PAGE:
”Indian Halloween” headed an invitation to a Diwali celebration I saw – and smiled at – a couple of days ago on Facebook. It sounded like a hybrid of the Festival of Light and All Saints ’ Day! These two holidays intersect on the Vedic lunar calendar and the Western almanac this year.
A couple of minutes ago, I googled “Halloween” in order to understand what the tradition is about. When I was seventeen, I spent a school-year in America as an exchange student and, still, remember the cat outfit I dressed up for Halloween. My older sister, Kim, in the family I stayed at was a cowboy. She took me to a reception at her workplace and I assumed Halloween was an annual costume party. I wondered about the lanterns, skulls and scarecrows but don’t recall anyone explaining them to me. Due to commercialism, Halloween has since been adapted in Finland, too.
Although there are similarities, Diwali and Halloween are visibly different traditions. The former is about awakening the inner knowledge. It’s about contemplating, growing and revealing the pure and eternal beyond the physical, whereas the latter is about associating with the dead: the good, bad and evil. All Hallows’ Eve is observed in the Christian community as a reminder of our mortality and to honor and, in some cases, fear those who have passed away. The custom of dressing in disguise was there, initially, to hide from the vengeance of the spirits. Of course, both, Diwali and Halloween are mostly taken today as social events rather than occasions of spiritual or religious importance.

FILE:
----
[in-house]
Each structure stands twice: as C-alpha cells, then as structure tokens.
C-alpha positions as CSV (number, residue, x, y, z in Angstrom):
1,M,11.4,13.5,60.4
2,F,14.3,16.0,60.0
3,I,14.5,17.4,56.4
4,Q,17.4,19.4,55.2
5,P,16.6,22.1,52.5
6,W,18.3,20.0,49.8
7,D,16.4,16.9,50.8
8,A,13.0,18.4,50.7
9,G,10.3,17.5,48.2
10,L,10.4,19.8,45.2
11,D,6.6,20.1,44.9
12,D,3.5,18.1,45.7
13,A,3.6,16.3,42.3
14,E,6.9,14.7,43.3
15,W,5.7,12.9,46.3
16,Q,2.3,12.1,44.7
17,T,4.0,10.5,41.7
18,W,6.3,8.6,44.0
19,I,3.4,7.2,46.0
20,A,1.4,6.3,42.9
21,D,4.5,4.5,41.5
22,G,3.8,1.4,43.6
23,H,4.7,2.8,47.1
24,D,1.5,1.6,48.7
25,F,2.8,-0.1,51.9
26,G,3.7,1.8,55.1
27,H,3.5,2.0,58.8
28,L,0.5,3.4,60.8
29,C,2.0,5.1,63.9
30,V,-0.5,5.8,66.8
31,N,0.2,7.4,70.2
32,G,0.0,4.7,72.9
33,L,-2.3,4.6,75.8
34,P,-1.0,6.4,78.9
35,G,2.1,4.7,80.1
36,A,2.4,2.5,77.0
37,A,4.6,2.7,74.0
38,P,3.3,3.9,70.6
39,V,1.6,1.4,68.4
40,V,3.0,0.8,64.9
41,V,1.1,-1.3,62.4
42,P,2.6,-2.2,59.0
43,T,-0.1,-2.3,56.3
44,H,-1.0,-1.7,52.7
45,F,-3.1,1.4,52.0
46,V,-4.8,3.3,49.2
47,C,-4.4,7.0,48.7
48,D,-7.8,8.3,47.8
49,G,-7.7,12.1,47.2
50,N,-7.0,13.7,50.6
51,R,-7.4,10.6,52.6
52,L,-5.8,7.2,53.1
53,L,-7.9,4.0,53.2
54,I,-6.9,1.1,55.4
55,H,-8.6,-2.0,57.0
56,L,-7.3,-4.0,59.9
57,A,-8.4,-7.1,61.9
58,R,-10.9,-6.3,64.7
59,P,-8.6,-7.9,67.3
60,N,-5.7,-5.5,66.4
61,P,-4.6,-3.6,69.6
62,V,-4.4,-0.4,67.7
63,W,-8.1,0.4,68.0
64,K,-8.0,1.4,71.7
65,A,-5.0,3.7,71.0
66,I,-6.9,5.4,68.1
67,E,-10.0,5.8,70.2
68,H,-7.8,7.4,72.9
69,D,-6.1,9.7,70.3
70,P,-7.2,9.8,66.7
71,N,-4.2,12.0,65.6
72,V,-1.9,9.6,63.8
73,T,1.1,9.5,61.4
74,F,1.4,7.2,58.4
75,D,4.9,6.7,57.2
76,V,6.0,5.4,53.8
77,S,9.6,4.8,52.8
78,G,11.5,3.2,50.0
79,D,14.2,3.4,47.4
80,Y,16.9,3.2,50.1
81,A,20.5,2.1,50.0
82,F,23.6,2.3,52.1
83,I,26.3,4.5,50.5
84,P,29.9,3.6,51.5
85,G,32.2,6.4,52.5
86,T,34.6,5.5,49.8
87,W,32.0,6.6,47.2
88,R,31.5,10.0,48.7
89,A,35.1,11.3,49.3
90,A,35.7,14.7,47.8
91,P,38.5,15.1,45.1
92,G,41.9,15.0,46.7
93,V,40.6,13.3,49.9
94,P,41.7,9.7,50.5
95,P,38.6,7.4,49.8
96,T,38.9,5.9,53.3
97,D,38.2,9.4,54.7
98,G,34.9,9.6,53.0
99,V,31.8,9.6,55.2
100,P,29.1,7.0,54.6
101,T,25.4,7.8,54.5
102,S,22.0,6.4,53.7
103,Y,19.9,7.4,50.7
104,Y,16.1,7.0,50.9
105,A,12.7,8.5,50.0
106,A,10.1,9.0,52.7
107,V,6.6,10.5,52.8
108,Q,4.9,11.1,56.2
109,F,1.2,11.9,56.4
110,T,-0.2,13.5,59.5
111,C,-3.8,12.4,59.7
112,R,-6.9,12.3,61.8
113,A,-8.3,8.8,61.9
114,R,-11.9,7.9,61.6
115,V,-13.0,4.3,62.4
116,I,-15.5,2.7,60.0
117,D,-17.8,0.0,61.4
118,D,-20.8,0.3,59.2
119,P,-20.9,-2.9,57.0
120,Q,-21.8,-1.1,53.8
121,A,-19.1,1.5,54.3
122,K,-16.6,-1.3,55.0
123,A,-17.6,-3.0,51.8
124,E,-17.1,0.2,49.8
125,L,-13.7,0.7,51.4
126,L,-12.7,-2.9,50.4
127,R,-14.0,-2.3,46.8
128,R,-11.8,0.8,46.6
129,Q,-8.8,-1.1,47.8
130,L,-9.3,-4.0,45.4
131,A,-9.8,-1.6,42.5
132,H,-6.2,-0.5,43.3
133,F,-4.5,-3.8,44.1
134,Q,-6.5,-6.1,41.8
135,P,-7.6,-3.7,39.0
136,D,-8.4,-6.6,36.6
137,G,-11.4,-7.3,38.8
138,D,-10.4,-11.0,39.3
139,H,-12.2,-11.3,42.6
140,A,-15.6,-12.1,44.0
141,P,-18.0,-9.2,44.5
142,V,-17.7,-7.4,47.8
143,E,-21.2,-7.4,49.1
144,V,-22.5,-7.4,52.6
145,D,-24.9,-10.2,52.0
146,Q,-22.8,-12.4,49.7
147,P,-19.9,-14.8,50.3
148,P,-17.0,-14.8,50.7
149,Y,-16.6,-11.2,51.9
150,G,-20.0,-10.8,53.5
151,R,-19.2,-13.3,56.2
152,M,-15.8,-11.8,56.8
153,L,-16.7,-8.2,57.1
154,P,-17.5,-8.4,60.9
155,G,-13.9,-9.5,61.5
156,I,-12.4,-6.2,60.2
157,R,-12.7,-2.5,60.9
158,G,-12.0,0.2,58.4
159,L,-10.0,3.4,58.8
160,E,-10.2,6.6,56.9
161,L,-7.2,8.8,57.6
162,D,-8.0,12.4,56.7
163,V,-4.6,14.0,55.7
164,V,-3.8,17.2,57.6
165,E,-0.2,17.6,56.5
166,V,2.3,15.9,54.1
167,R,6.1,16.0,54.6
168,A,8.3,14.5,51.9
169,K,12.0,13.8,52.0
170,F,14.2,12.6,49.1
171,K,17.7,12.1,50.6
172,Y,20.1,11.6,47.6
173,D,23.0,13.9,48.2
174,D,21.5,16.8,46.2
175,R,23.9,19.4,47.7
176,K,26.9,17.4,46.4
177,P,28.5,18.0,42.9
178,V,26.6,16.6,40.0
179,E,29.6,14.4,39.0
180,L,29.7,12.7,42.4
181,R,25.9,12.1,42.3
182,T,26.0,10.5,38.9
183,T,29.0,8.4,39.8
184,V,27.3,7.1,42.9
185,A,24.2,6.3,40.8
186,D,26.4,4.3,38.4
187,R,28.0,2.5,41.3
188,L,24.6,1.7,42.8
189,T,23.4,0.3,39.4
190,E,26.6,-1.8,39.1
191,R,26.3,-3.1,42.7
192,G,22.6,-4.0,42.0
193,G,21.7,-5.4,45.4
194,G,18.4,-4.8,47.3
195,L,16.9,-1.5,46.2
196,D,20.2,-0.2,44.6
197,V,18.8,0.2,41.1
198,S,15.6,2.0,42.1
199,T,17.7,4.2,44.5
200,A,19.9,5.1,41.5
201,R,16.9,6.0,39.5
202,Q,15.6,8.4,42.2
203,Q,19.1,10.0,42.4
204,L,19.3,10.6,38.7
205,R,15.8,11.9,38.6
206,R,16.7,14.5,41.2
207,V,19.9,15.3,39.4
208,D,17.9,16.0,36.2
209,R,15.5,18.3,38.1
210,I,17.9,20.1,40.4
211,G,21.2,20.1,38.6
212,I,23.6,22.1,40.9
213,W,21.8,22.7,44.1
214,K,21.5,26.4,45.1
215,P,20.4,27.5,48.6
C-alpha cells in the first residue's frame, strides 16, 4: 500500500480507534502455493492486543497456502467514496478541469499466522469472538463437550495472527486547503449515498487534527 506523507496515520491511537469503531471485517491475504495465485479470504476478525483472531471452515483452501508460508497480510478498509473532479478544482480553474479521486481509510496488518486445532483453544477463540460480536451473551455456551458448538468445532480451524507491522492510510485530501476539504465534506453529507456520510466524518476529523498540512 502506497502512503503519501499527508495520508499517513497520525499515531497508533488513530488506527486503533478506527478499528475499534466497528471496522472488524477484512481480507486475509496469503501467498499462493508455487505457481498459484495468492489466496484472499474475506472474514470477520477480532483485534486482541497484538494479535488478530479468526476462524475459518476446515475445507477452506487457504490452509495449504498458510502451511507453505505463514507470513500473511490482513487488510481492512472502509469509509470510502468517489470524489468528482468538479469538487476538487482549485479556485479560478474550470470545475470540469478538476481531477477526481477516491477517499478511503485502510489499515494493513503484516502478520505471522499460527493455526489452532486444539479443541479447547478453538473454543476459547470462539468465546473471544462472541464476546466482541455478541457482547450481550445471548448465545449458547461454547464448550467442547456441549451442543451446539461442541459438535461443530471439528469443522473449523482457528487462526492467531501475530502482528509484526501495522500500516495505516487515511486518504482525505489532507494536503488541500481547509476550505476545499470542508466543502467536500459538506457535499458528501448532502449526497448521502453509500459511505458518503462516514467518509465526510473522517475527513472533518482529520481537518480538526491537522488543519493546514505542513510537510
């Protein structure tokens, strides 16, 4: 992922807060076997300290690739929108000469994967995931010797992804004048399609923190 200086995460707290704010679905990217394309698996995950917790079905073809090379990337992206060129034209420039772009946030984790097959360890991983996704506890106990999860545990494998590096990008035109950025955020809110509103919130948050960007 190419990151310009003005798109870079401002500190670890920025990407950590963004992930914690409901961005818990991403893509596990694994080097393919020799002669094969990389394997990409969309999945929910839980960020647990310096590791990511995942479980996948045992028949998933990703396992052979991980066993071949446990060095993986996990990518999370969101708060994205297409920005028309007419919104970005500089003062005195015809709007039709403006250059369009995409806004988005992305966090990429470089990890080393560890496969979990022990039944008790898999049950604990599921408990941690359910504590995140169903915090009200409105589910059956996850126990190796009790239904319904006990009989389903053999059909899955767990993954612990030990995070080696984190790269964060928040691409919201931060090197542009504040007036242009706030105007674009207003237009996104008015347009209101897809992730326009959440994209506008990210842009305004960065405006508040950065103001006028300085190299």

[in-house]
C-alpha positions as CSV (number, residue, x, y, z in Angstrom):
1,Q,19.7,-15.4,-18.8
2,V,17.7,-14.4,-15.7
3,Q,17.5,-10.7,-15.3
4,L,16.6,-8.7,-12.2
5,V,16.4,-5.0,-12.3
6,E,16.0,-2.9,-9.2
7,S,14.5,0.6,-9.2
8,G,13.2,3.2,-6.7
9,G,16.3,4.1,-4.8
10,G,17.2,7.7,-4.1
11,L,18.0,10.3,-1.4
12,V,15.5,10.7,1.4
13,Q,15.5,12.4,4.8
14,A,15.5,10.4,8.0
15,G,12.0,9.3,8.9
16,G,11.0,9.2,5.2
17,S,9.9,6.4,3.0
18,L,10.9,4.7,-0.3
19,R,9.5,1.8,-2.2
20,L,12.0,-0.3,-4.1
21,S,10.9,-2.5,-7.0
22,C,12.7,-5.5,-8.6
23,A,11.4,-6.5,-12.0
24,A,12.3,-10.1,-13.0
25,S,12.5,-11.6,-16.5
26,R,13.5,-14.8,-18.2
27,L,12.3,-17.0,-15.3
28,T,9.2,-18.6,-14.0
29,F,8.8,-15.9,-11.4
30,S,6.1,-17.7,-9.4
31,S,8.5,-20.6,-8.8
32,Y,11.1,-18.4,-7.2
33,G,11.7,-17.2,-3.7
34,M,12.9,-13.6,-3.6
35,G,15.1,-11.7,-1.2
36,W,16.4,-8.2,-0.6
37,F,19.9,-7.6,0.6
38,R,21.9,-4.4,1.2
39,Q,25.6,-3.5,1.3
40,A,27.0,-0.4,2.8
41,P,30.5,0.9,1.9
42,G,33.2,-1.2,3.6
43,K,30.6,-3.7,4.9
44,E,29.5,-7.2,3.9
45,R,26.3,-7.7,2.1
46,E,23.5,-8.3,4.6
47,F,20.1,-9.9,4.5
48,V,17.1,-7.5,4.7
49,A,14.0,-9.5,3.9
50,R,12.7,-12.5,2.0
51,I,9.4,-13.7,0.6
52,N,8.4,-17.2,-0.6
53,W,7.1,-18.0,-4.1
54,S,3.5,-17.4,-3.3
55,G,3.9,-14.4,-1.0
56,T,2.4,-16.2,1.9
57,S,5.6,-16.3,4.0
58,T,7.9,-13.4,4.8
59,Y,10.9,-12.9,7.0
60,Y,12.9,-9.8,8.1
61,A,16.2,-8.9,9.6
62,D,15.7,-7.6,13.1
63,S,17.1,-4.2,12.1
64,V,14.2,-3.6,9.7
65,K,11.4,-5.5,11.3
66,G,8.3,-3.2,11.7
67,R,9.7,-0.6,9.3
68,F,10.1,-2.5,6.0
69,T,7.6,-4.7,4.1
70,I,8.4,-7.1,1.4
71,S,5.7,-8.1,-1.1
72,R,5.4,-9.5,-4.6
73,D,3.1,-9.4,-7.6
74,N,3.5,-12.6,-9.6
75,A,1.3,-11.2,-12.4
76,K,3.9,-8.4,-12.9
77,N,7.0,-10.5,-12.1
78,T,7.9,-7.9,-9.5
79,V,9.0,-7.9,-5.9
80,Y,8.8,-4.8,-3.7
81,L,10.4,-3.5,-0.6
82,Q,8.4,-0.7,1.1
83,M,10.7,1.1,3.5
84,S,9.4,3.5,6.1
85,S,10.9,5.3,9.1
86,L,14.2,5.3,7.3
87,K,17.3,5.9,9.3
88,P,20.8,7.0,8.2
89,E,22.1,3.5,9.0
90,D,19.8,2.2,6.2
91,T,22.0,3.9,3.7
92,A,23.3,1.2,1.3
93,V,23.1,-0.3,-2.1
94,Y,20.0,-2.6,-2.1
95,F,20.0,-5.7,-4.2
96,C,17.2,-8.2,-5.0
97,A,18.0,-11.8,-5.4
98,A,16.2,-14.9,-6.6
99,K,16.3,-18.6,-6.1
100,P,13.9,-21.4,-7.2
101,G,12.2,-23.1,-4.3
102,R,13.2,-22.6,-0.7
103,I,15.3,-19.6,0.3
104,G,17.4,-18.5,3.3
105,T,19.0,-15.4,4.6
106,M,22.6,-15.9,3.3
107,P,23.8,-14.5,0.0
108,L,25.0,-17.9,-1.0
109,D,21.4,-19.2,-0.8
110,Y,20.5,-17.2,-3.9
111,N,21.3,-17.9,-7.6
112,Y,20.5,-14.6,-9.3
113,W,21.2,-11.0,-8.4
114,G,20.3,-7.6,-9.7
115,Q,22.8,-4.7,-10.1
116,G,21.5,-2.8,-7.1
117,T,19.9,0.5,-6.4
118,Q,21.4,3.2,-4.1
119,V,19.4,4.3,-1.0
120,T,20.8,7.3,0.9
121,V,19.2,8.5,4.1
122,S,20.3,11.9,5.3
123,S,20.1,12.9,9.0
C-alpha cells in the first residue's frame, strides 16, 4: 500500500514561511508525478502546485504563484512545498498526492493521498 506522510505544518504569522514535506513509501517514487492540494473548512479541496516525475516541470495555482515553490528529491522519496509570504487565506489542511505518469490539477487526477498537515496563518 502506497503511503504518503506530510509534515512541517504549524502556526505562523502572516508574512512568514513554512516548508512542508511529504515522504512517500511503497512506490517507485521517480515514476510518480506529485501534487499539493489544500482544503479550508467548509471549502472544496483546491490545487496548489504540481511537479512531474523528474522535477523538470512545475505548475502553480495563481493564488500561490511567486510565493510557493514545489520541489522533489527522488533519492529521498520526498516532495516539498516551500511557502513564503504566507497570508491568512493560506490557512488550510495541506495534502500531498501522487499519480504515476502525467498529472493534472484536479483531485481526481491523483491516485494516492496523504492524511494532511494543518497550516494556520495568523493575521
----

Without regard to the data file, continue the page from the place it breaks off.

In one sense, yogic lifestyle is a year around Diwali because it’s anchored in the cognition, consciousness and activities of devotional nature. The meditation I wake up for every morning is like igniting a ghee-lamp to dispel ignorance and apathy.
We had a snack of aloo patras yesterday. They are potato filled whirls that are usually deep-fried. I made the dough slightly fattier and baked them in the oven instead. I’m not sure about the origin of the recipe. It seems to me, like the combination of Diwali and Halloween, a crossbreed of two different worlds.
Aloo patras must be served with a chutney. They set a canvas on which the flavors of chutney are painted. A recipe for the date and tamarind chutney will be in the book.
Pardon the ugly vinyl glove in my right hand. It looks like a Halloween themed artifact generating doom and horror! However, it's there because of a touch sensitivity to chili, ginger and a million other things.
Oh, and before I forget: happy Indian Halloween!